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Early in 1998, Italian archaeologist Elisabeta Carnabuci, working amid the ruins of Trajans Baths, discovered a large fresco of an unknown walled city. Within the high, towered walls shown on the 3 by 4 m painting are a theater, houses, a colonnaded precinct with a central hall, and an apparent row of statues. Adjoining the town wall in the painting is a large bridge or aqueduct spanning a river.
[Fig.1: Successive Roman structures: the Domus Aurea, AD 64-68, Baths of Titus, AD 79-81, and Baths of Trajan, AD 104-117 (after Lanciani 1897).]
The newly found mural is probably part of a series of Pompeian-style frescoes in the vast Domus Aurea (Golden House) built by the Emperor Nero in AD 64-68, now 9-10 m underground. A comparable painting from the House of Actius Anecetus in Pompeii, portraying an amphitheater brawl in AD 59 between Pompeii and Nuceria, shows similar perspective and architectural style, supporting a date for the Roman fresco of AD 65-68.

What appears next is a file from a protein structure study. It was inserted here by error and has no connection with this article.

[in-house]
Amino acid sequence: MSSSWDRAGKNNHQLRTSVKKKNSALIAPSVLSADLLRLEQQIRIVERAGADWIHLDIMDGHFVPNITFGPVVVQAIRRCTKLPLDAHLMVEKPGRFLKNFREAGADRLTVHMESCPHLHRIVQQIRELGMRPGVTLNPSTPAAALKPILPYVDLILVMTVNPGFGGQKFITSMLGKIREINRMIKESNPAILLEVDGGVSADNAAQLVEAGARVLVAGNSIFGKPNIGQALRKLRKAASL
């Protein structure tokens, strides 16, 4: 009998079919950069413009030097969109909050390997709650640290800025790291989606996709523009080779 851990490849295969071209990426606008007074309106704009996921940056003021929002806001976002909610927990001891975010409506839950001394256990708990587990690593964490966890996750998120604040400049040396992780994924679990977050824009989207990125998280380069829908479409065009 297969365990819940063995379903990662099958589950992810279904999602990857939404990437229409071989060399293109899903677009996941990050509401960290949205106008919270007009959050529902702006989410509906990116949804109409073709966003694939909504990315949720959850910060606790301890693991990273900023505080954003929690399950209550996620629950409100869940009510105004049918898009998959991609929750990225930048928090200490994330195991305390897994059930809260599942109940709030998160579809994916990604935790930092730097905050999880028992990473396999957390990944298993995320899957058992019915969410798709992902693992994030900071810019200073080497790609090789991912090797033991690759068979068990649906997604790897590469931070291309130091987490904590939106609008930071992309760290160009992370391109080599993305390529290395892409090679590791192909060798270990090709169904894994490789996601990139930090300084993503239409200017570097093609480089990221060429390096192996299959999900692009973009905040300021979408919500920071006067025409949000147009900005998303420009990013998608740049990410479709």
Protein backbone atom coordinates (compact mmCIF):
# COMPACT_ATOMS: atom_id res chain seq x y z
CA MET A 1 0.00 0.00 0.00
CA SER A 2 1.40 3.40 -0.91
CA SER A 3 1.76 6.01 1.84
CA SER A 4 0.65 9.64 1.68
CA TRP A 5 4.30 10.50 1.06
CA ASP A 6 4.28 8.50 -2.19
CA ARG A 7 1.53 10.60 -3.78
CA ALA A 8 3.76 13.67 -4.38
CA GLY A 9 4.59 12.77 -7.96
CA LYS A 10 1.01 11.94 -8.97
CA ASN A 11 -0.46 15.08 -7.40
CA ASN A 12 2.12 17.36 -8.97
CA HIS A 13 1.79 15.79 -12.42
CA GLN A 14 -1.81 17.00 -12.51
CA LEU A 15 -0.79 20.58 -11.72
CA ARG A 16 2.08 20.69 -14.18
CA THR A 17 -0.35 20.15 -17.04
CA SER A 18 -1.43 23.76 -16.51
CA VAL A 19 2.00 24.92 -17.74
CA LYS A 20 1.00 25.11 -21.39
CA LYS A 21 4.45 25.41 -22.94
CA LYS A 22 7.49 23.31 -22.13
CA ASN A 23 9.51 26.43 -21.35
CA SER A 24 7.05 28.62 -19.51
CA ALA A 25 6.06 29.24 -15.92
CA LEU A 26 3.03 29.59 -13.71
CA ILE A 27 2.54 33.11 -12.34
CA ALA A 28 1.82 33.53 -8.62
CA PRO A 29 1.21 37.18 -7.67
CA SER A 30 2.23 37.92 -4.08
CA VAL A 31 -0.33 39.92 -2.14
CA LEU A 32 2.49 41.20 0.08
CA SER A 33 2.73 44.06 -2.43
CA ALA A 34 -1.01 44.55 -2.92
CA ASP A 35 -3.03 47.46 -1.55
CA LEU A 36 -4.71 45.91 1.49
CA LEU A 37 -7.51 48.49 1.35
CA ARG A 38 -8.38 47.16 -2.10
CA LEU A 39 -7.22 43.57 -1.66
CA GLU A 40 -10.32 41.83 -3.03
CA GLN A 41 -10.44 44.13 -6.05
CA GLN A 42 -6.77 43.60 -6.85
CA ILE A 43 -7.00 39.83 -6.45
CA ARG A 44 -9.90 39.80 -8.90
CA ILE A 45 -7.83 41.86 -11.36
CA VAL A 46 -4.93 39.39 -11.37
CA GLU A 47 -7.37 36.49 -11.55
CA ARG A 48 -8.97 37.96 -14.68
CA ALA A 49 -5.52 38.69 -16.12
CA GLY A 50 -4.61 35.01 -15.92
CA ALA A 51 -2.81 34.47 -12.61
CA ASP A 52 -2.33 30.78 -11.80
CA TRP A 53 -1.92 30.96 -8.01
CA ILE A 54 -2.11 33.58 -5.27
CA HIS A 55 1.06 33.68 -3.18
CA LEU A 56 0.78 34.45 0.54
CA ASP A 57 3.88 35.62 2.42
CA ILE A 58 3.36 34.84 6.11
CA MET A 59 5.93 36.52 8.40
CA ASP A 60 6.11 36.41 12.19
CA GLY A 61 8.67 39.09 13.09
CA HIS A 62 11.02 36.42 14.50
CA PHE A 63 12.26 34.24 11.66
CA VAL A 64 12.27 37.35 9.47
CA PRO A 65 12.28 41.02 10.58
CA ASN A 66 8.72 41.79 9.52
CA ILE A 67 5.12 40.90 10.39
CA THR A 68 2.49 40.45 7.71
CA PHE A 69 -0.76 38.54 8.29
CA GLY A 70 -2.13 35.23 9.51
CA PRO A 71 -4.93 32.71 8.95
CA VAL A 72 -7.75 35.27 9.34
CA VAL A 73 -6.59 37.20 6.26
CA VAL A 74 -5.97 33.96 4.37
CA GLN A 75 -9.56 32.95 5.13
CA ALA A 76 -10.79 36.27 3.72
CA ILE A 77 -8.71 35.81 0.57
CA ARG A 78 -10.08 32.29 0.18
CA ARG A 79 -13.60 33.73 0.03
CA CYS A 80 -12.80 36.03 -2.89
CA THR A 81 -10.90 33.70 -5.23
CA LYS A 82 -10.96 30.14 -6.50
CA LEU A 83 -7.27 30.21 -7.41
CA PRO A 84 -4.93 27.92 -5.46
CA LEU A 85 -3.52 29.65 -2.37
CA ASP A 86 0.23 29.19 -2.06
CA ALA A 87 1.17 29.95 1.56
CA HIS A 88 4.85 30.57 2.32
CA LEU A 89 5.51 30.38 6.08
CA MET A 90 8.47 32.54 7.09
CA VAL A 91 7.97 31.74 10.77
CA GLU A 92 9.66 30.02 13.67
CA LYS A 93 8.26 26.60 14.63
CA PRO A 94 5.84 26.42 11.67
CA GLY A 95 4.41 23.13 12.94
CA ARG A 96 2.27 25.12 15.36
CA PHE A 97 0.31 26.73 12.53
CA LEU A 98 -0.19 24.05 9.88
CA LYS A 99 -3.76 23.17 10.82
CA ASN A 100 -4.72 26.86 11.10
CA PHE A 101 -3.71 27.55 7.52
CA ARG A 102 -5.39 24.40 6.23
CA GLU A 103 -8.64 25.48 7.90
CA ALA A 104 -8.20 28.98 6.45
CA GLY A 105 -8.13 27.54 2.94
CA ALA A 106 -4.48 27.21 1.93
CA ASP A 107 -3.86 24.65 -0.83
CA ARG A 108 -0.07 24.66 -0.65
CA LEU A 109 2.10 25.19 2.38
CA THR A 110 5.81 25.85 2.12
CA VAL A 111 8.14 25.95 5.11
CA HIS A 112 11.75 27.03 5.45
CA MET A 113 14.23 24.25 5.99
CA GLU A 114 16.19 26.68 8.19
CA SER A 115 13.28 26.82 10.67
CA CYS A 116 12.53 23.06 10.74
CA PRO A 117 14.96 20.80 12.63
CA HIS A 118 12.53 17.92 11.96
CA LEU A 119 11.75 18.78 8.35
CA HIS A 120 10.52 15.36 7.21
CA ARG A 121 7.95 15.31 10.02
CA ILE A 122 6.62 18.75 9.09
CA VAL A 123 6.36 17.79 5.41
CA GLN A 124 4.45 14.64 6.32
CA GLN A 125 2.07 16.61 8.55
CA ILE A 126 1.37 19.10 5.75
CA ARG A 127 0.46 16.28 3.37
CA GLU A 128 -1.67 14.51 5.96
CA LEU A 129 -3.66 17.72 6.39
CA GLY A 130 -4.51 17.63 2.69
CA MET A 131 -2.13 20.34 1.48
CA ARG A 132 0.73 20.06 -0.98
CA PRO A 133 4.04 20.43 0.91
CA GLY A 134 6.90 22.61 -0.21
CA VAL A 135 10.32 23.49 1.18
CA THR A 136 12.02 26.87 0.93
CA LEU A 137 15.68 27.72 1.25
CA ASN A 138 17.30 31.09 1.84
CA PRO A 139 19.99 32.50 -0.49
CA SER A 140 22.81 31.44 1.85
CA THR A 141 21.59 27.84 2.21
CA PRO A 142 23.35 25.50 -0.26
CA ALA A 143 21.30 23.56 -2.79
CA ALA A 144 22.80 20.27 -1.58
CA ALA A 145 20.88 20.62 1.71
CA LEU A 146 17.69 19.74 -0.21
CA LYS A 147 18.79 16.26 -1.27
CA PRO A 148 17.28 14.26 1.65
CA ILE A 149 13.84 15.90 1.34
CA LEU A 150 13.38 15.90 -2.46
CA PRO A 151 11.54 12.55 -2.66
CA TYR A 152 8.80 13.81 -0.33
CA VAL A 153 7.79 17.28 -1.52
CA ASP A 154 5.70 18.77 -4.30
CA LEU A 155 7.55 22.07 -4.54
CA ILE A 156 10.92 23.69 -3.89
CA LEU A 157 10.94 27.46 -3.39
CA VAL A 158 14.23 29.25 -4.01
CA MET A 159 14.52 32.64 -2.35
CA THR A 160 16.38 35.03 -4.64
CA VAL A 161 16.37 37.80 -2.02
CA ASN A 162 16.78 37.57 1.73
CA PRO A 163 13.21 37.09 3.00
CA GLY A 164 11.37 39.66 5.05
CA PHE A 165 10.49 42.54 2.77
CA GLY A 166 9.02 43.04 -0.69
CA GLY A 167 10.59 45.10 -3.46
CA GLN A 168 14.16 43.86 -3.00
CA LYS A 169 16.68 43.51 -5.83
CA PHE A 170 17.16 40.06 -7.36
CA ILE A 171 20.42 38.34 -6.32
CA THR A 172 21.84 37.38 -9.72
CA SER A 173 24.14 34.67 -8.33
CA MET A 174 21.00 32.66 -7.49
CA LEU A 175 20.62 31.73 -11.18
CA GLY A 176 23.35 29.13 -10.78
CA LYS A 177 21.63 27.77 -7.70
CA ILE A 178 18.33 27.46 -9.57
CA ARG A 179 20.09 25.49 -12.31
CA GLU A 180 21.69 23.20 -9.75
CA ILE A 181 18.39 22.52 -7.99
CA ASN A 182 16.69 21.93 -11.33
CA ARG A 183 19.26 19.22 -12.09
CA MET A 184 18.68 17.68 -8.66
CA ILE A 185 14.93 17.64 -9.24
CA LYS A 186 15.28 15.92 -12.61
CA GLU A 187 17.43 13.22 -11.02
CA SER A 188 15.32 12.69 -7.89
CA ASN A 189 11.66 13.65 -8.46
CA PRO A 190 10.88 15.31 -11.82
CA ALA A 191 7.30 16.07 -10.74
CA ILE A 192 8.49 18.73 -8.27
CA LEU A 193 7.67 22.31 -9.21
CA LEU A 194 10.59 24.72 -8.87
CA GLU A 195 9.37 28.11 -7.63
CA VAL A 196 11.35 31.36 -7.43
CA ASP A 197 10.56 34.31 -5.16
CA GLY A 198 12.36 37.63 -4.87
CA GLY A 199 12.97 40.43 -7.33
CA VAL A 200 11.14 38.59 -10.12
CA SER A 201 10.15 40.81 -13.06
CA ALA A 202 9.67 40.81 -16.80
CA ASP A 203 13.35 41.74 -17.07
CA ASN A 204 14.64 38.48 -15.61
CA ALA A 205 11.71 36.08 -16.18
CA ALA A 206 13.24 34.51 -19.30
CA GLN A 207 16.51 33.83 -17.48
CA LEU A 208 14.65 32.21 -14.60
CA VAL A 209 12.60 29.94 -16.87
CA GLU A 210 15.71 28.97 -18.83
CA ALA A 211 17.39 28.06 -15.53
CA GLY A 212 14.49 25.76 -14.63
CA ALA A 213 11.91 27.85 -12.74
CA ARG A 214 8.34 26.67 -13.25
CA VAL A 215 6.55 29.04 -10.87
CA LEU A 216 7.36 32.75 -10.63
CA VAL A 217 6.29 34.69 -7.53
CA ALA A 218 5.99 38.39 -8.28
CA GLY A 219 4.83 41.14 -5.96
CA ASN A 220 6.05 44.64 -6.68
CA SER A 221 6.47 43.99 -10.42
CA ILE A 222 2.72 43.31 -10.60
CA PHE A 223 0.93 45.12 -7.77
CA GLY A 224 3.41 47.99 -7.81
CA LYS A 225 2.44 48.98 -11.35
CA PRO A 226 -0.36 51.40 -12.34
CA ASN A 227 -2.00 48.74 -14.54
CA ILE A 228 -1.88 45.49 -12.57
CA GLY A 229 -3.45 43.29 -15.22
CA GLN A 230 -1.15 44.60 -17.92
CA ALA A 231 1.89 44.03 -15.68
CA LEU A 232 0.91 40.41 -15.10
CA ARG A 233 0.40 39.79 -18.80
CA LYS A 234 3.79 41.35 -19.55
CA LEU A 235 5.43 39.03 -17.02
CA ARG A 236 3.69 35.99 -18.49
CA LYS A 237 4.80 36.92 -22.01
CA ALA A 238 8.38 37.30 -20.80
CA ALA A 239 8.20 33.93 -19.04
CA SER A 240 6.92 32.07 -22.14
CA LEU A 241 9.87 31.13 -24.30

The unknown city in the mural may be Rome itself before the Great Fire of AD 64, after which Nero erected his luxurious new palace complex with lakes, forests, and vineyards. Soon after Neros death, the palace and grounds, encompassing one square mile, were built over by the Colosseum, Baths of Titus, Baths of Trajan, and Temple of Venus and Rome. Brick arches of the vast edifice of Trajans baths, begun AD 104, intrude into the room holding the newly found fresco.
Yet, while the painting seems to date from Neros time, turreted walls such as those it depicts were not built around Rome until the Aurelian Wall of AD 270-280. Earlier walls of Rome (the smaller Servian of the 4th c. BC and one from the civil war, 80 BC) had gates but lacked turrets. Another possible match is the walled city of Jerusalem, whose ground plan shows some comparison to the mural.
Despite understandable wishes to find documentary evidence in this painting, however, it may be only a fantasy city. Examples from 1st c. BC - 1st c. AD villas on the south coast of Italy, as that of Publius Fannius Sinistor in Boscoreale, often show architectural scenes which are imaginary (while based on actual buildings of the period). The painting, recovered as part of a city restoration project, should reveal more details once it is cleaned.
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